"Although reactions were largely positive, critics generally thought the film was too long, that it lacked a strong structure, and needed to be greatly shortened to dispense with certain unnecessary repetitions and made more comprehensible for foreign audiences. As a compromise solution, the March premiere version was cut by more than 500 metres. This was received more favourably, as this positive text by a critic in the politically influential journal Vreme (Time) demonstrates: “In a series of scenes representing various views and parts of the capital, magnificent edifices, traffic, parks, landmarks and monuments, street life, points of interest, picnic spots, docks, festivals, sports, construction works on the capital’s modernization, etc., the complete outer appearance of Belgrade was shown... After tiny fragmented films without distinctive significance for the general depiction of the city, Jugoslovenski Prosvetni Film, our biggest production company, has finally created a film about Belgrade that completely shows the life, creation, perspectives, history, and beauty of our capital city.”"
    "From today’s point of view, it seems that this pioneer venture was rather unjustly attacked and criticized at the time it was made, since it did not claim to resemble either in conception or style those significant “city symphony” experiments such as Alberto Cavalcanti’s Rien que les heures (1926) and Walther Ruttmann’s Berlin. Die Symphonie der Großstadt (1927). It undoubtedly created in its unique and documentary manner a film fresco of Belgrade, the city that is a link between East and West, the city that leaped into the age of asphalt and modern multi-storey buildings directly from Turkish cobblestones and damp houses made of mud, rising like a phoenix from the ashes after dreadful destruction and looting in World War I."
    "The film has been restored using the 6 reels of the work print , in which shots were completely out of order and all the intertitles were missing. All of the intertitles incorporated in this new digital copy have been reconstituted using Vojin Djordjević’s original screenplay, which has survived, although today some frames of the film do not exist." – Aleksandar Saša Erdeljanović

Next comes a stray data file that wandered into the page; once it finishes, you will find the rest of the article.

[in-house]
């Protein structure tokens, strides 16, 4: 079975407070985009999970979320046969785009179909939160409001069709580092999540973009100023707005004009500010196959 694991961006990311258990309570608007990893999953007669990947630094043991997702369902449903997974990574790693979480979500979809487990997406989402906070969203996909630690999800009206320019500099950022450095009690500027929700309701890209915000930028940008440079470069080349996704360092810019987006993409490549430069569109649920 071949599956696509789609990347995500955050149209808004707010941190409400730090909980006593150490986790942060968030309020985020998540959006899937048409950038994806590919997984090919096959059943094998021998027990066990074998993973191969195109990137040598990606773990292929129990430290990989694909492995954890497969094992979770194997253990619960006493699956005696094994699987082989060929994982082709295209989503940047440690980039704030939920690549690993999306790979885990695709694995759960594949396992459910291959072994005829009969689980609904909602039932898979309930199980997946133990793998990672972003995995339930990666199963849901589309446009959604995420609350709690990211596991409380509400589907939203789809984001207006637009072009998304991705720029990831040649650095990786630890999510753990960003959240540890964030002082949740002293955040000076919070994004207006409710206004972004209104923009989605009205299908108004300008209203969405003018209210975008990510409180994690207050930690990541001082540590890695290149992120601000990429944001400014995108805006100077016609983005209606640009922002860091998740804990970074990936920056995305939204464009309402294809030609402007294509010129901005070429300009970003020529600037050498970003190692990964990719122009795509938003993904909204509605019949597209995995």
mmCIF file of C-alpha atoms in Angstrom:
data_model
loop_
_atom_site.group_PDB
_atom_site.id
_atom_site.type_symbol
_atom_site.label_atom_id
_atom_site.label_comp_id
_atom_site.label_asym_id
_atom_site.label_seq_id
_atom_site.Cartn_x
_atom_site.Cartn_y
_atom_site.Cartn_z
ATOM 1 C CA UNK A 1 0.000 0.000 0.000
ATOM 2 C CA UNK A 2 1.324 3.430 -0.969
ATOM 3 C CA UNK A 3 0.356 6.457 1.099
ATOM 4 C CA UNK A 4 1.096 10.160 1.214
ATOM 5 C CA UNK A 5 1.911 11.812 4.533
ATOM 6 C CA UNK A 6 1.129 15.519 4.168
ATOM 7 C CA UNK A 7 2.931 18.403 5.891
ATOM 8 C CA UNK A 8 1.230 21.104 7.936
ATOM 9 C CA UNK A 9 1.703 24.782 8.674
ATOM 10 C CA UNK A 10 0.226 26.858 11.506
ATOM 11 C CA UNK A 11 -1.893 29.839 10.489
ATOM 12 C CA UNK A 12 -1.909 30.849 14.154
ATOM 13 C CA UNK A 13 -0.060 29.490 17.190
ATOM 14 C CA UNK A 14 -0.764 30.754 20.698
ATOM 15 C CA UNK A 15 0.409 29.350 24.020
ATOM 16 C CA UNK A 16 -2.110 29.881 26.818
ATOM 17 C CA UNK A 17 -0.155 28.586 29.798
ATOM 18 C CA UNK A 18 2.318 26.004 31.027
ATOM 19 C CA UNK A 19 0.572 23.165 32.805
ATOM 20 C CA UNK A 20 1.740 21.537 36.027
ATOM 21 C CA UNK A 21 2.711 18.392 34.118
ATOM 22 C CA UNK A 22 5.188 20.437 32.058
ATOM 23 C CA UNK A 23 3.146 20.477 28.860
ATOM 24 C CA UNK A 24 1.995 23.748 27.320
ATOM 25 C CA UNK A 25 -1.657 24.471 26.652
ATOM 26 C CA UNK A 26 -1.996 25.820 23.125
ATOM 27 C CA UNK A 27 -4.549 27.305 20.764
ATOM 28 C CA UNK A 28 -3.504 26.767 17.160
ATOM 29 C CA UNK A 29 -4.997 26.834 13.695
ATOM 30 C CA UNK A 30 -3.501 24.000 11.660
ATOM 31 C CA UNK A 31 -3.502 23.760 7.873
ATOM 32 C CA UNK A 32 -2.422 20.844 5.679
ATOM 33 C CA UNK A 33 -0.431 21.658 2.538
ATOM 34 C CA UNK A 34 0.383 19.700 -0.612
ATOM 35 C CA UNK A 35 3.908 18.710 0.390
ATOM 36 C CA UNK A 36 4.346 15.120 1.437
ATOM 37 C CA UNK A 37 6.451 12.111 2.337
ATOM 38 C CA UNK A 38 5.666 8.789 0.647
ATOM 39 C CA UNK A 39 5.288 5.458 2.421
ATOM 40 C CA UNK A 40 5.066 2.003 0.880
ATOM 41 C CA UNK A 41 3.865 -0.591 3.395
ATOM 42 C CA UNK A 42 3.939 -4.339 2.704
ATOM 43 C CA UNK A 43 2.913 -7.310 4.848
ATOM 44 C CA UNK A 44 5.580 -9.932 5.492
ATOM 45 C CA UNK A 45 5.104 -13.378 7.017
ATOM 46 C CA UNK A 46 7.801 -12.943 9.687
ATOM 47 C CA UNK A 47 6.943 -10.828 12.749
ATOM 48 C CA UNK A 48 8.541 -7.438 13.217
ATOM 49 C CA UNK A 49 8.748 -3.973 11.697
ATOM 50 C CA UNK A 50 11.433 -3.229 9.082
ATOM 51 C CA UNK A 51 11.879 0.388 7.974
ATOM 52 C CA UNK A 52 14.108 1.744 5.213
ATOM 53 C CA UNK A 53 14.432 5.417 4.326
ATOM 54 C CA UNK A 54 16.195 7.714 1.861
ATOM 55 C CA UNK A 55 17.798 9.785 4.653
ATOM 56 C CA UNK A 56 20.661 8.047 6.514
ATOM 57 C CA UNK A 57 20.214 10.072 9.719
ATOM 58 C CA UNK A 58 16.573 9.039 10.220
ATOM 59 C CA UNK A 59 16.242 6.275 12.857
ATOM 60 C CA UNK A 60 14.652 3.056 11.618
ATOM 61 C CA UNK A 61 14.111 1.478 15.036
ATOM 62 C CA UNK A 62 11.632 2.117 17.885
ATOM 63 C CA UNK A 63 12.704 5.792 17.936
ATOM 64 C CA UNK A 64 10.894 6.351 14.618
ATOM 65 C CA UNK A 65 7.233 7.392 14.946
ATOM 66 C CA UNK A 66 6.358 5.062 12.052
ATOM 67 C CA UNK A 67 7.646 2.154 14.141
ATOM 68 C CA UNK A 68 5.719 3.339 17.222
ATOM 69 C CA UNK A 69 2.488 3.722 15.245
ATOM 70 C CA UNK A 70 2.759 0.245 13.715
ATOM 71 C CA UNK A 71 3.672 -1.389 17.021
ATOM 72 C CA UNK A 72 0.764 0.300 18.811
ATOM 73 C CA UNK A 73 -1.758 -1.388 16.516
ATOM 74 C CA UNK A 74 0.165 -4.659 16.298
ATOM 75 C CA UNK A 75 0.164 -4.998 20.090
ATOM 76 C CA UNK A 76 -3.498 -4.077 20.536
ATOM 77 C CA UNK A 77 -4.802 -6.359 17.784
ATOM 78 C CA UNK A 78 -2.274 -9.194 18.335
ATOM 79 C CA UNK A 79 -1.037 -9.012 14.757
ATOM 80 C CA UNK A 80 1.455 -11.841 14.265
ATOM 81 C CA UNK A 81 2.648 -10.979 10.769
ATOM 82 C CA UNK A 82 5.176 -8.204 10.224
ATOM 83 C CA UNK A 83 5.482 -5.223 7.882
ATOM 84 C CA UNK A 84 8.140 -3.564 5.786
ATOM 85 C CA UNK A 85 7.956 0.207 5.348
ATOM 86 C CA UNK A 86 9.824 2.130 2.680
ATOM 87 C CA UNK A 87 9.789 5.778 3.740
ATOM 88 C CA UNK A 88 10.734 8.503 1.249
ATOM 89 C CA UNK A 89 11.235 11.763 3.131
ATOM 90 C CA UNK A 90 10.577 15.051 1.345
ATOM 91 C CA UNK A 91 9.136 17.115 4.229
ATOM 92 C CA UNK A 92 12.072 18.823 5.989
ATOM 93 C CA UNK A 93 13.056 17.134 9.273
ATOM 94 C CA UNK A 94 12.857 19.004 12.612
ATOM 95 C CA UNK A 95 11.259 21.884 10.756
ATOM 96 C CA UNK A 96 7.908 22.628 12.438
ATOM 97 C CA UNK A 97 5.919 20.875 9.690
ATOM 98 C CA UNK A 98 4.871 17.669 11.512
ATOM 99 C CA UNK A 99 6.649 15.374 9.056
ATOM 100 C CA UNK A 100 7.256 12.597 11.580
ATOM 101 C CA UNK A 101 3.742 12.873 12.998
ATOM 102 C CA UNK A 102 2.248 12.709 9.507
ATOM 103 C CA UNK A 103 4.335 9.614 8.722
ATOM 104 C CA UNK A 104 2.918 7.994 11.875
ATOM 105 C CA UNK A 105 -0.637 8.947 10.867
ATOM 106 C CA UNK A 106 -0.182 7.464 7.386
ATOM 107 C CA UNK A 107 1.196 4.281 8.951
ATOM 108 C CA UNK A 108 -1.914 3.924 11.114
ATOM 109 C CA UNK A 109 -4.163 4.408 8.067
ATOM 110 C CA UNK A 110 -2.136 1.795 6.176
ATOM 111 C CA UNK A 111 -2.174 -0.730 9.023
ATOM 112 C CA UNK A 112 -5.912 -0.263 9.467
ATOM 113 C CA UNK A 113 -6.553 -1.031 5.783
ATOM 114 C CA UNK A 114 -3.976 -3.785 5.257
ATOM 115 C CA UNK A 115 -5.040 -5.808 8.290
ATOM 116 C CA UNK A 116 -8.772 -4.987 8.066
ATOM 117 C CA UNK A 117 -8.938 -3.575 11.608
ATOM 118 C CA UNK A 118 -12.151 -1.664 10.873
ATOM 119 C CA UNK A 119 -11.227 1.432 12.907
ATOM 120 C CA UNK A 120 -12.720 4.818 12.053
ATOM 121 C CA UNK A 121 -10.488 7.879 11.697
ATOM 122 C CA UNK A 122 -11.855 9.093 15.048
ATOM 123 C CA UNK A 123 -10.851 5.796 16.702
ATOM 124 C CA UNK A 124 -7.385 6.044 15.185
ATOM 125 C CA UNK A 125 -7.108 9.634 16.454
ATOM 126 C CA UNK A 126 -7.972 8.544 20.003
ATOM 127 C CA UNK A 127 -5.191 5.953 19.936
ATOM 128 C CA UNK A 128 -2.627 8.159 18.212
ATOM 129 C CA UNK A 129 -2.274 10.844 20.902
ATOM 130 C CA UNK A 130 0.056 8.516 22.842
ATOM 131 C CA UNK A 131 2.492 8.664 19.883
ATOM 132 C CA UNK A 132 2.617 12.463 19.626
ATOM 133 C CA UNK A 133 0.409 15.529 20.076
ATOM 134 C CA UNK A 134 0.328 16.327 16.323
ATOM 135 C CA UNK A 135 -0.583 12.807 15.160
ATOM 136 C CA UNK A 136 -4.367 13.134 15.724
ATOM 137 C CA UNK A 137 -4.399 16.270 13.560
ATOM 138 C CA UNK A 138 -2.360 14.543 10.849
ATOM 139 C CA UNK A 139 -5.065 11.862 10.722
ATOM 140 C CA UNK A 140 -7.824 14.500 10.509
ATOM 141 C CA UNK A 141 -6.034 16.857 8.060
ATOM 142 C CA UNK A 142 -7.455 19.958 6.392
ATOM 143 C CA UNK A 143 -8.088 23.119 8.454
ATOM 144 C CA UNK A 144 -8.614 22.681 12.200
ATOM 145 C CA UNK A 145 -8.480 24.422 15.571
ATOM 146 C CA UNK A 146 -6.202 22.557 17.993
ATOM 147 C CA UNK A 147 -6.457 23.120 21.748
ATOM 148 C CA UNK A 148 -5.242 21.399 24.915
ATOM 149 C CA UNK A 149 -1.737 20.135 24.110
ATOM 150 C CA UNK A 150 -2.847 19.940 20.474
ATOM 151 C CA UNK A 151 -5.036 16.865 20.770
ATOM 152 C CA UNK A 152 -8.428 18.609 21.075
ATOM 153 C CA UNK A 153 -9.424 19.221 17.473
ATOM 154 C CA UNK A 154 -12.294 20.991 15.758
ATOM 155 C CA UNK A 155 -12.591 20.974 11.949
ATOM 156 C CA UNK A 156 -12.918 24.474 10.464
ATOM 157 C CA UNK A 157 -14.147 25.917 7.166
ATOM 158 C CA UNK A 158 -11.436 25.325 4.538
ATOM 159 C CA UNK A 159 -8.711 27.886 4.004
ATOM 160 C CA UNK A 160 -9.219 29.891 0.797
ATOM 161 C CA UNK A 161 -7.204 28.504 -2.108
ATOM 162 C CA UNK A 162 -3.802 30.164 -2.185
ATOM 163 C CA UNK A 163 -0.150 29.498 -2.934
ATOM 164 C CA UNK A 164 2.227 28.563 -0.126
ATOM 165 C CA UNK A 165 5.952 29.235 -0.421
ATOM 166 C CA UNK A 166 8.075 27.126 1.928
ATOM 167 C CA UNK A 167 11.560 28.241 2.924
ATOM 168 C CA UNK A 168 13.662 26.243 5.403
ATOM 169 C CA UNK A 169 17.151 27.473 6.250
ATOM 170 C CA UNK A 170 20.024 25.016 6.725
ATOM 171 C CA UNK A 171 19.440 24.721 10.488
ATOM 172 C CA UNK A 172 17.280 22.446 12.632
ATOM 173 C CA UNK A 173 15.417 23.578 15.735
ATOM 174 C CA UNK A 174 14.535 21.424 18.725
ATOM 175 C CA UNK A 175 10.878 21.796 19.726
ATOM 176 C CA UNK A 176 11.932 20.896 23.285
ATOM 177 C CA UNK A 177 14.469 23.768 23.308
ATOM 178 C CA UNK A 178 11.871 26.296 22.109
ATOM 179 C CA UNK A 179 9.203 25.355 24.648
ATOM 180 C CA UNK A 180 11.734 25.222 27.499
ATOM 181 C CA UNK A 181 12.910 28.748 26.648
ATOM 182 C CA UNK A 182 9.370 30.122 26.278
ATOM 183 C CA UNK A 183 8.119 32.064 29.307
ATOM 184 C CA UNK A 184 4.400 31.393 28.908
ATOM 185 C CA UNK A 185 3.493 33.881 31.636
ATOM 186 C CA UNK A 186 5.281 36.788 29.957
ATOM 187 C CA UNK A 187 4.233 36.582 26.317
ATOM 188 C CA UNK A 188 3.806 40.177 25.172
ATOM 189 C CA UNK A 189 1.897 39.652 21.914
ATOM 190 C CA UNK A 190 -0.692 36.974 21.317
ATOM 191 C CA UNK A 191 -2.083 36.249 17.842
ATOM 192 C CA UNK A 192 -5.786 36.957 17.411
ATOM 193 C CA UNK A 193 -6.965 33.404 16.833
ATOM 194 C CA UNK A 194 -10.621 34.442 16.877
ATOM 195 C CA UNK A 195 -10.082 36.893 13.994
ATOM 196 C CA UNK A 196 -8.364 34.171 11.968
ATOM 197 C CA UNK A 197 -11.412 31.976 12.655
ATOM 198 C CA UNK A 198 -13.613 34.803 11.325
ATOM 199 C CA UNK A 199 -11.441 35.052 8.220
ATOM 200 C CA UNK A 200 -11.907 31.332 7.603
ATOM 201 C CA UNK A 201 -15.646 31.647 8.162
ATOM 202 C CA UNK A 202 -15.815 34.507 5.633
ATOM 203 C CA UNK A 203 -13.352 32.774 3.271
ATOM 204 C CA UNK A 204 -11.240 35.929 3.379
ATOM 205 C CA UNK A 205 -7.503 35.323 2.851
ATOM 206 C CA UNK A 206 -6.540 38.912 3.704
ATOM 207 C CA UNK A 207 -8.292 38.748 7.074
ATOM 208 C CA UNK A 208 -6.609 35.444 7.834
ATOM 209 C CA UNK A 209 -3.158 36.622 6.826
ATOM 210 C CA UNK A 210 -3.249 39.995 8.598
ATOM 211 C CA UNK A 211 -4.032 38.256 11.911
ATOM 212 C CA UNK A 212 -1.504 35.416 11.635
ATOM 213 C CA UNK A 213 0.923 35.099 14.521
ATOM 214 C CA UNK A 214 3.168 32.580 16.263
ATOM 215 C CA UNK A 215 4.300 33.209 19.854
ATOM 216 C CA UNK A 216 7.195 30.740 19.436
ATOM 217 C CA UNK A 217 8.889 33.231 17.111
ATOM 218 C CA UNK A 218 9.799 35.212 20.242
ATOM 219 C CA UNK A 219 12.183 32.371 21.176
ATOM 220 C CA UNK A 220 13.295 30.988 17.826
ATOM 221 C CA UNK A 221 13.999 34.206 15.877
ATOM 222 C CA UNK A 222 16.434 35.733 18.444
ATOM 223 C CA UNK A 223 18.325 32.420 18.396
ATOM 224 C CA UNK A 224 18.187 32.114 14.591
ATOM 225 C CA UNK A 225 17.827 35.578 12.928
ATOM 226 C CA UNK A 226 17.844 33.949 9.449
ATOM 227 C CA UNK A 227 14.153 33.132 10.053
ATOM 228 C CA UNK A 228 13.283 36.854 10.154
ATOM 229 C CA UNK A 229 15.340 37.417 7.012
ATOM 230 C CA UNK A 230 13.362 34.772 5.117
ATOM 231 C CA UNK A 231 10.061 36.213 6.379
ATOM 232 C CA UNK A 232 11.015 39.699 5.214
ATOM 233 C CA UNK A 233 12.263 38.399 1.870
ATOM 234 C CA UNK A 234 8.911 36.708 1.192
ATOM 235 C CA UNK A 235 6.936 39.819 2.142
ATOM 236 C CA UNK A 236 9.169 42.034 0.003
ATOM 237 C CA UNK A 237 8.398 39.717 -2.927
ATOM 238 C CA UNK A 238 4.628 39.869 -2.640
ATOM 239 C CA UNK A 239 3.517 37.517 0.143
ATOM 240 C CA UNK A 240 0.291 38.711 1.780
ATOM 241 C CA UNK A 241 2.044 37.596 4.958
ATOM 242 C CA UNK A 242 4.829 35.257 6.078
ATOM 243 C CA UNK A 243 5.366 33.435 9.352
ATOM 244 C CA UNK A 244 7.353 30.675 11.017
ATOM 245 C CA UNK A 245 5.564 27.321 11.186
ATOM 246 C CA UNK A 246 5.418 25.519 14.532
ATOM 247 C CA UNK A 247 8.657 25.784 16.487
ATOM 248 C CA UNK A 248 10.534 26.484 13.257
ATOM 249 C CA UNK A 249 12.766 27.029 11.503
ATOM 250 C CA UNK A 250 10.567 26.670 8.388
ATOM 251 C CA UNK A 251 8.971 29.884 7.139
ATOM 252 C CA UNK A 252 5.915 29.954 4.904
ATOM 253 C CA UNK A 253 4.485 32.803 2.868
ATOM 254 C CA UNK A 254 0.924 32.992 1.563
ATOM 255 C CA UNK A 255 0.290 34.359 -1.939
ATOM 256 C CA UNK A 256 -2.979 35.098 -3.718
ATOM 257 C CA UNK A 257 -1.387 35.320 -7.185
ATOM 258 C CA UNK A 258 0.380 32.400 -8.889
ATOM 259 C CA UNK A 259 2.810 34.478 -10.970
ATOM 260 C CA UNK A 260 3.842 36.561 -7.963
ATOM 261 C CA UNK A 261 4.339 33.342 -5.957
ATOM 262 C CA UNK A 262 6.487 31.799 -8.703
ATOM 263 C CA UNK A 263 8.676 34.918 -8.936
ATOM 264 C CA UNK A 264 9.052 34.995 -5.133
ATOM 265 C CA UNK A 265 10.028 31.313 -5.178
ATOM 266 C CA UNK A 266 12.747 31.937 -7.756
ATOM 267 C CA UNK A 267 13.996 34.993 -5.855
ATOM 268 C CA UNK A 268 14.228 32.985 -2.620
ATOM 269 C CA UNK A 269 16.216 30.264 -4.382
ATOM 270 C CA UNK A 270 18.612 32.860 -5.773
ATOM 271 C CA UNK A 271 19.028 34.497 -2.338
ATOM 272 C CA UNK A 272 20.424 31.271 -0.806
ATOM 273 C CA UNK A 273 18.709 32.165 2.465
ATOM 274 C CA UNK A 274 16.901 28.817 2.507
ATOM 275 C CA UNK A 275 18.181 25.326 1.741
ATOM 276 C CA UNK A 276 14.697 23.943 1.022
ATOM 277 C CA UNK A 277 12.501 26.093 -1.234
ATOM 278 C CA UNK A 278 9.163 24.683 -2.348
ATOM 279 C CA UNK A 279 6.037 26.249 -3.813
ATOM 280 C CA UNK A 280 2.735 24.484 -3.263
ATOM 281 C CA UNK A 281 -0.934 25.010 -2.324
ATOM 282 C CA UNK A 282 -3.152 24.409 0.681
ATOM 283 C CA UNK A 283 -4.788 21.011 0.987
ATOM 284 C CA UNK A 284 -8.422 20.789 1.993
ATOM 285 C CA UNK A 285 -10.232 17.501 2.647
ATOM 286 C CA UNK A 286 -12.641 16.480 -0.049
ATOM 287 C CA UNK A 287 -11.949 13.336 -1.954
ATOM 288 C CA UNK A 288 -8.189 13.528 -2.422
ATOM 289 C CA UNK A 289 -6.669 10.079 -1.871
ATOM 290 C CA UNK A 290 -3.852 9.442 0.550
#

AA: A valuable 2016 reconstruction of a Belgrade city documentary, originally 2050 m, of which 1568 m survive. A factual account with little artistic ambition. We start with the historical significance of Belgrade at the Sava and Danube rivers, visiting the tomb of the unknown soldier, discovering Belgrade's status as a link between the East and the West. A long pan from the top gives us an overview. A map illuminates Belgrade's location as a hub. The railway station. The harbour. The growth of Belgrade since the 18th century is illustrated as an animation. Landmarks and monuments. Buildings of power and prestige. There is a dolly shot from a ship on the river: Belgrade seen from the river. A long sequence at the cemetery. Good houses are being built. On Sunday there are horse races. Wintry Belgrade in the Royal Park. "One day at the capital". Streets are washed. Traffic. A street photographer. A change of guards at the royal palace. A live concert on listeners' wishes is sent on the air. At night there is another life in the illuminated city of Belgrade. It is sometimes difficult to make sense of the structure of the film due to the incomplete nature of the surviving footage. The visual quality is fair, tending to low contrast. The flute was among the instruments played by Stephen Horne in this film.